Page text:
Dec. 6 (Bloomberg) -- Ukraine’s credit rating was lowered by Moody’s Investors Service as the International Monetary Fund delayed a trip for talks on a third bailout in five years at the former Soviet republic’s request.
Moody’s last night cut its rating one step to B3, six levels below investment grade, citing dim economic prospects. While Parliament approved the 2013 budget today, the Washington-based IMF will visit the capital, Kiev, in the second half of January, instead of tomorrow as planned, allowing a new cabinet to participate after Prime Minister Mykola Azarov resigned.
Ukraine, which neighbors Russia to its east, is seeking IMF aid to meet $10 billion of debt payments due in 2013 and help stabilize an economy that shrank 1.3 percent from a year earlier in the third quarter. President Viktor Yanukovych dismissed the Cabinet Dec. 3 after Azarov stepped down following his election to Parliament. The government remains on a temporary basis.
“There’s a combination of news that suggests Ukraine is becoming more receptive to the idea it needs to go back to the IMF,” Ivan Tchakarov, chief Russia and Commonwealth of Independent States economist at Renaissance Capital in Moscow, said today by phone. “The downgrade will also make Ukraine’s life more difficult and makes an IMF program more likely.”
The yield on Ukraine’s government dollar-denominated bonds due 2022 rose to 7.726 percent as of 12:04 p.m. in Kiev from 7.541 percent yesterday, data compiled by Bloomberg showed. The hryvnia was little changed at 8.1835 per dollar, while the cost of insuring government debt for five years using credit-default swaps rose 14 basis points, or 0.14 percentage point, to 618.
Moody’s, whose downgrade left Ukraine’s rating on a par with Argentina, Jamaica and Belarus, retained its negative outlook, an indication further cuts are possible.
“The primary driver underlying Moody’s one-notch downgrade of Ukraine’s government bond ratings is the rating agency’s assessment of a deterioration in the country’s institutional strength, against the backdrop of poor policy predictability as well as reduced data transparency,” Moody’s analysts said yesterday in a statement.
Ukraine is rated B+ by Standard & Poor’s and B by Fitch Ratings, four and five levels short of investment grade, respectively.
“Ukraine is a deteriorating credit story,” Tim Ash, head of emerging-market research at Standard Bank Plc in London, said in an e-mailed note. “I would expect further ratings downgrades from the other agencies.”
Almost half the time, government bond yields fall when a rating action suggests they should climb, or they increase even as a change signals a decline, according to data compiled by Bloomberg on 314 upgrades, downgrades and outlook changes going back as far as 38 years. The rates moved in the opposite direction 47 percent of the time for Moody’s and for Standard & Poor’s. The data measured yields after a month relative to U.S. Treasury debt, the global benchmark.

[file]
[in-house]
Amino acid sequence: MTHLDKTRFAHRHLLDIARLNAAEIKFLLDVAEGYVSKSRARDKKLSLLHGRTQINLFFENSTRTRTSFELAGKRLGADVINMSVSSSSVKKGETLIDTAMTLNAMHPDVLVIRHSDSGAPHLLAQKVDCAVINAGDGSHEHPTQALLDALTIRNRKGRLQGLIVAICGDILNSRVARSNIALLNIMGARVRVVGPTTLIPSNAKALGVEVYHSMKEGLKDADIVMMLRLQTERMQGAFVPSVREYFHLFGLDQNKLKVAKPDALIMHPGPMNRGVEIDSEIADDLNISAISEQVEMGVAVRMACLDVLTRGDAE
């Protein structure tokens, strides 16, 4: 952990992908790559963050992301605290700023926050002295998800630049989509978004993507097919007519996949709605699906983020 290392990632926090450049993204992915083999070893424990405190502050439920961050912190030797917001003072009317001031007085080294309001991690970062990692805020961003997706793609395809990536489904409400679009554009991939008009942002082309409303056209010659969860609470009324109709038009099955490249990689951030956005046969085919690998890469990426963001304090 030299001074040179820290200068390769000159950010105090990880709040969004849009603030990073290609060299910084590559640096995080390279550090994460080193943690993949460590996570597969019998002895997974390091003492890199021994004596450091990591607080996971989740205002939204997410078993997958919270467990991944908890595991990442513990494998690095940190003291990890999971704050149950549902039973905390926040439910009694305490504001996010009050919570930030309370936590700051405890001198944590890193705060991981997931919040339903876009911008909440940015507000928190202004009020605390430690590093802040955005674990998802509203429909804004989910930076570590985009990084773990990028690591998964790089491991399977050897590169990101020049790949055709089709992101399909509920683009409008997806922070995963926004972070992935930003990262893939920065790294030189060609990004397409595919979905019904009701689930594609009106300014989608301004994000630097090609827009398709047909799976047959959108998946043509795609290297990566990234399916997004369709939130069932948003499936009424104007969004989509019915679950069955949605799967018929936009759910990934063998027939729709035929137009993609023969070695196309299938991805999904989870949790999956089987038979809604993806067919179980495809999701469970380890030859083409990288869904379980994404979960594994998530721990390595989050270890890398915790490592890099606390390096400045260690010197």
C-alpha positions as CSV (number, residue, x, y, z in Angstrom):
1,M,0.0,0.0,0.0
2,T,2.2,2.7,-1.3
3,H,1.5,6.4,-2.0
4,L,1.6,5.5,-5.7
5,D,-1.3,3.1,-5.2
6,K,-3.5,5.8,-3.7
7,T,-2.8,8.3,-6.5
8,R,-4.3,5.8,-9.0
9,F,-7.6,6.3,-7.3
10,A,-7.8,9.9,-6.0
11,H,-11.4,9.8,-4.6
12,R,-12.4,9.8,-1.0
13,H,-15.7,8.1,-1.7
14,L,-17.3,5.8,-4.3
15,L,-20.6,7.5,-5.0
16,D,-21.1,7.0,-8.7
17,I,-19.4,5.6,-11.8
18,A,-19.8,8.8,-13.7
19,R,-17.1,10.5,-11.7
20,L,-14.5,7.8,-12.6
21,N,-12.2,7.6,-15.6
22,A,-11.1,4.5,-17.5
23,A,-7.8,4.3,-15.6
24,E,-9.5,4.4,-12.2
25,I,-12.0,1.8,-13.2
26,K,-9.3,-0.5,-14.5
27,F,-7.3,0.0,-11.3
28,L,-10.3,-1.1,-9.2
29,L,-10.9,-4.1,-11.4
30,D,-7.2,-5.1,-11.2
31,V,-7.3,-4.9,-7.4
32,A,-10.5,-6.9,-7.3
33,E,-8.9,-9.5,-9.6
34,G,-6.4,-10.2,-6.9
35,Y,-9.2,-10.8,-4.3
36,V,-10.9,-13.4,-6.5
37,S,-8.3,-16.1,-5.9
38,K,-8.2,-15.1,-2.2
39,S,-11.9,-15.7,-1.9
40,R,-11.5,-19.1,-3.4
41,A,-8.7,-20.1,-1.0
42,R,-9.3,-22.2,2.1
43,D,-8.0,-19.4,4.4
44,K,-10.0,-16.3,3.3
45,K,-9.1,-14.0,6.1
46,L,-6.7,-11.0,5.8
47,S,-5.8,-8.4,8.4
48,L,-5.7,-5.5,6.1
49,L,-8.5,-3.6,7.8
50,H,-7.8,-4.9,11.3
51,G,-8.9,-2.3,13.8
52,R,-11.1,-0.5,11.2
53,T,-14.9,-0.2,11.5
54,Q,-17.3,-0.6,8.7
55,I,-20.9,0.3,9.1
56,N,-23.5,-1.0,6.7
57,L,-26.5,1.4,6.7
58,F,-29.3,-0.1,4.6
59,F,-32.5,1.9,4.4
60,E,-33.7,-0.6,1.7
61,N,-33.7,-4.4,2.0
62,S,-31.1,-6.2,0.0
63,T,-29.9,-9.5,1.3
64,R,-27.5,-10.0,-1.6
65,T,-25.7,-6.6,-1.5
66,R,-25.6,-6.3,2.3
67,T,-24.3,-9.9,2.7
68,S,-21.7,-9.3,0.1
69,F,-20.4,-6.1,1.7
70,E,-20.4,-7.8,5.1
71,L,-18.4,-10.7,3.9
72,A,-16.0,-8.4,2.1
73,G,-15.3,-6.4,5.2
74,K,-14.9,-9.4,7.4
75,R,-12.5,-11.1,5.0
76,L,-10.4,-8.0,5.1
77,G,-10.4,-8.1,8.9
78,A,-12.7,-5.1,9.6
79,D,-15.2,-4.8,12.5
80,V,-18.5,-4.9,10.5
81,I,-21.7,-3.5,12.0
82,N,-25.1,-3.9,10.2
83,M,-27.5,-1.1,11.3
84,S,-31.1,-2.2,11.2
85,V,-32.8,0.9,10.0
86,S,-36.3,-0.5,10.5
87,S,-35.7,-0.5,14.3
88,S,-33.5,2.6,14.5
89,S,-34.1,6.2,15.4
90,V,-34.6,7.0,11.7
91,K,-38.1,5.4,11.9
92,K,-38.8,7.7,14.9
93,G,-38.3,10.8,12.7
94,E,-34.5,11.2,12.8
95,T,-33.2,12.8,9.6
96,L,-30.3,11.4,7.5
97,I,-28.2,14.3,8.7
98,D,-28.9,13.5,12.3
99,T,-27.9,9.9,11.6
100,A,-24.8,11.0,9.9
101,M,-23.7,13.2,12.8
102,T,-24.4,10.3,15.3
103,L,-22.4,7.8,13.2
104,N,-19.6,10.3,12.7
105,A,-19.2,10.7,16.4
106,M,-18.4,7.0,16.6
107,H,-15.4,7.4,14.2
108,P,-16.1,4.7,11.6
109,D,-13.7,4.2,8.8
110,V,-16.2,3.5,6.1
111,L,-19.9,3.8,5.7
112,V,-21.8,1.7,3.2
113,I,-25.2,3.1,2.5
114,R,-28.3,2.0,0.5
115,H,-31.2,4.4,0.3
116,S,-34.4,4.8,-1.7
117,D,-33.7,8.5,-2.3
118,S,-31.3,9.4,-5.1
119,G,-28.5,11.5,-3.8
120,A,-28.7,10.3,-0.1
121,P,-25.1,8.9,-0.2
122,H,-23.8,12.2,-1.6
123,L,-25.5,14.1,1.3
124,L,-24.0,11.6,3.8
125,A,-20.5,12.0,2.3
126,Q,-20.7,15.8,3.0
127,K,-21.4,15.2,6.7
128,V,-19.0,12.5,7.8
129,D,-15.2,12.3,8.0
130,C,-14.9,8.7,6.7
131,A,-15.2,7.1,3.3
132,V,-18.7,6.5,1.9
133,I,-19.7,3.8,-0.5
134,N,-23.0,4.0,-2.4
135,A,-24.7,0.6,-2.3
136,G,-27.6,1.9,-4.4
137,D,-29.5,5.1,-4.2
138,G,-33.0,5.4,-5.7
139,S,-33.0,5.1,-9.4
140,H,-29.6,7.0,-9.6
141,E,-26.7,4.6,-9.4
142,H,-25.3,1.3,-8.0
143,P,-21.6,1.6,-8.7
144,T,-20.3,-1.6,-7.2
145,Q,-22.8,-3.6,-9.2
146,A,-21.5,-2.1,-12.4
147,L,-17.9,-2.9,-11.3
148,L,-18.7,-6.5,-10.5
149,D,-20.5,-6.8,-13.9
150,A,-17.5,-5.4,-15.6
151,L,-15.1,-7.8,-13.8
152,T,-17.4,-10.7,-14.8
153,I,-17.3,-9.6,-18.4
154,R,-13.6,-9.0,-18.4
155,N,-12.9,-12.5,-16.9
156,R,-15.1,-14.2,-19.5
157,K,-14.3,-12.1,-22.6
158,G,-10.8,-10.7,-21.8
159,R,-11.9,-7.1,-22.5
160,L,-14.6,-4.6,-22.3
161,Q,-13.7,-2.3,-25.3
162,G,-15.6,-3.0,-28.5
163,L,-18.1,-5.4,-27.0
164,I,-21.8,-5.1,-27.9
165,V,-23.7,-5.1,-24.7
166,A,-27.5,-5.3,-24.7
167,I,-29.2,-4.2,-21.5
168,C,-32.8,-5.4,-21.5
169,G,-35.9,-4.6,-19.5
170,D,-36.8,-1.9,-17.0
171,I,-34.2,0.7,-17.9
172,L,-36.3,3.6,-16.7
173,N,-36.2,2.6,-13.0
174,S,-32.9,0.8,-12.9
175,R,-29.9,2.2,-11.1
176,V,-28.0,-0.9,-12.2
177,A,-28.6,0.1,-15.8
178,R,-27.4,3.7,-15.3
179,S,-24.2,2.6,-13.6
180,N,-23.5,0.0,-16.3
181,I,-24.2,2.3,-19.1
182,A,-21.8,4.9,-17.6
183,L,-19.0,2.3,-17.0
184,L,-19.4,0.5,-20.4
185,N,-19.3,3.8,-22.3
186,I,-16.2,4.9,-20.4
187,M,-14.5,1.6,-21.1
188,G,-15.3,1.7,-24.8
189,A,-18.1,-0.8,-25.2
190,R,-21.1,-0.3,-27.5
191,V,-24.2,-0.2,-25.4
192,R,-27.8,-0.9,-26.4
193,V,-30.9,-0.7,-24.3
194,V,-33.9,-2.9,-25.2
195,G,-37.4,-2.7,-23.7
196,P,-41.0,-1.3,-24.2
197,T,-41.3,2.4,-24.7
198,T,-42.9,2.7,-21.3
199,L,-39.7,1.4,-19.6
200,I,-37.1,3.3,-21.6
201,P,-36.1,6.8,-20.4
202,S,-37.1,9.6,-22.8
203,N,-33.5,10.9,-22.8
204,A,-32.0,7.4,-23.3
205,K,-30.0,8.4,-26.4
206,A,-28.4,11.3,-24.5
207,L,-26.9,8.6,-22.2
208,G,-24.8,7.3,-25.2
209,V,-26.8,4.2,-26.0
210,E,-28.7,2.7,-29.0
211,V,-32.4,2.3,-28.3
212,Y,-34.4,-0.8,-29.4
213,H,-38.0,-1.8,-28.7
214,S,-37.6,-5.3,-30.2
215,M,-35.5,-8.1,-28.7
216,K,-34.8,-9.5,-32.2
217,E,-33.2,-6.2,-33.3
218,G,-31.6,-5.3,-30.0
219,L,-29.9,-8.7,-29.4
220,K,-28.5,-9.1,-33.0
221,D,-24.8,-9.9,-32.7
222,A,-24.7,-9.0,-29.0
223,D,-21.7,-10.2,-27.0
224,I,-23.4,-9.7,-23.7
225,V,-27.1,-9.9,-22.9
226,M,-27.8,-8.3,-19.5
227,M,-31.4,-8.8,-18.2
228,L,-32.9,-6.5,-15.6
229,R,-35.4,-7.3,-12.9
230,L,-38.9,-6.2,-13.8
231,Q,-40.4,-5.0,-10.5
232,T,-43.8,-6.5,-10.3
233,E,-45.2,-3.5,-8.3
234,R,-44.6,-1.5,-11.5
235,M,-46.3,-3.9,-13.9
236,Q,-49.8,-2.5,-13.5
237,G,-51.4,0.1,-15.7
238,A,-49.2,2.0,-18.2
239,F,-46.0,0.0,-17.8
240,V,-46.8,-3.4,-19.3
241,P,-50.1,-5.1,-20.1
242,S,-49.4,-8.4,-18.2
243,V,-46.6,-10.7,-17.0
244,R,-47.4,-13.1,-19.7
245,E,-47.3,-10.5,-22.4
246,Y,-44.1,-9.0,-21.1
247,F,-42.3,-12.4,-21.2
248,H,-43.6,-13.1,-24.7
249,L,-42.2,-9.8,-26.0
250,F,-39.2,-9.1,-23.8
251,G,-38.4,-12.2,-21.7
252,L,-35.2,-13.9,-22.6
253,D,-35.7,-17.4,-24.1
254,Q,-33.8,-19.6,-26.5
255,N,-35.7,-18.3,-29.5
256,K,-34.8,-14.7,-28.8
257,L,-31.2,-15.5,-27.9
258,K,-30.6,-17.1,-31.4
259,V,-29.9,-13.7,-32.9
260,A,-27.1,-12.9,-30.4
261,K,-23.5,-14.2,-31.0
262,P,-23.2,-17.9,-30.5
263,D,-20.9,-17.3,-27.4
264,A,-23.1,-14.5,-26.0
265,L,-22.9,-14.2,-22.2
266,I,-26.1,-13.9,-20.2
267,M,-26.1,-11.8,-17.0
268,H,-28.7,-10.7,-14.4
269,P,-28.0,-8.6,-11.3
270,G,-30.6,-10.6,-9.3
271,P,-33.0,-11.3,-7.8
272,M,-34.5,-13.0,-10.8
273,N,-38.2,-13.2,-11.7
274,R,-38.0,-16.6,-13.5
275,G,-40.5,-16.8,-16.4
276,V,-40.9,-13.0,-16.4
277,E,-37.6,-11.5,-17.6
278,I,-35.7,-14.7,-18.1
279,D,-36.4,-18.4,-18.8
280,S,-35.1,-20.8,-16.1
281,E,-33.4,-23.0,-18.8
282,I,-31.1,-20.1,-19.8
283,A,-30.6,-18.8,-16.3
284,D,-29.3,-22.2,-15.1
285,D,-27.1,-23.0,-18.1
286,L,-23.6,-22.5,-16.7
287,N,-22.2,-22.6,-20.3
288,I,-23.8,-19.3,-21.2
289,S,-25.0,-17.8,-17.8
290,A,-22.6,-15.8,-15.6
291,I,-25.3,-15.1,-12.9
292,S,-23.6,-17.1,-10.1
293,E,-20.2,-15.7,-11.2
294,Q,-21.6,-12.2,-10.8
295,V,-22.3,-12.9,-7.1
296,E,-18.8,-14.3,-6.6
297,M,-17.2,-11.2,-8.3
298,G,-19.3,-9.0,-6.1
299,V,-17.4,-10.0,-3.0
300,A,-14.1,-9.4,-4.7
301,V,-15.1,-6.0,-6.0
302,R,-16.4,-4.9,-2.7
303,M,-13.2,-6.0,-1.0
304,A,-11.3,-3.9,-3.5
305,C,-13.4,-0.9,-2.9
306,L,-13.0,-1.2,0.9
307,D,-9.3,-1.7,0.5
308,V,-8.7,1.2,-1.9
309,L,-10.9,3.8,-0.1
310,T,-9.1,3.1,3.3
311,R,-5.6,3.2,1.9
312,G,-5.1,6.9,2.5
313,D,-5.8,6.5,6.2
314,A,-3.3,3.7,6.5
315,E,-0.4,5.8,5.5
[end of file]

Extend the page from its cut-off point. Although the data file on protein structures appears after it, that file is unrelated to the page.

IMF representatives will now arrive in Kiev next month because “the Ukrainian authorities have indicated this will allow participation of the new Cabinet,” Max Alier, head of the lender’s office in Ukraine, said in an e-mailed statement.
The east European nation agreed on its most recent bailout in 2010 after its economy shrank 14.8 percent the previous year. The $15.4 billion facility has been frozen since March 2011 because the government refuses to trim heating subsidies.
The government will have to repay $5.7 billion to the IMF next year, according to the lender’s website, with an initial payment of $404 million due Jan. 30 and a further $2.4 billion scheduled by May 10. It raised $1.25 billion by selling Eurobonds Nov. 20 and had initially sought to prolong its current IMF deal, saying conditions imposed by the lender under a new program would probably be tougher.
A failure to agree on IMF financing may trigger another rating downgrade, Moody’s said.
HSBC Holdings Plc and Erste Bank Group AG predict Ukraine’s economy will contract in the second half because of lower prices for metals, the country’s biggest export earner. Gross domestic product may advance by 1 percent for the year as a whole, according to the government.
The 2013 budget, which envisages 3.4 percent economic growth and a deficit of 3.2 percent of GDP, was backed today by 242 of the Kiev-based Parliament’s 450 lawmakers.
While the government targeted a fiscal shortfall of 2.7 of GDP this year, the actual figure will be closer to 3.7 percent, according to Kiev-based Dragon Capital, which said the IMF may seek a narrower 2013 deficit than planned in the budget.
“While the government successfully tapped external markets in recent months, capitalizing on the global risk-on mood, its further debt-raising endeavors are increasingly dependent on the resumption of IMF funding, for which more fiscal consolidation effort may be required,” Dragon said yesterday in an e-mailed note to clients.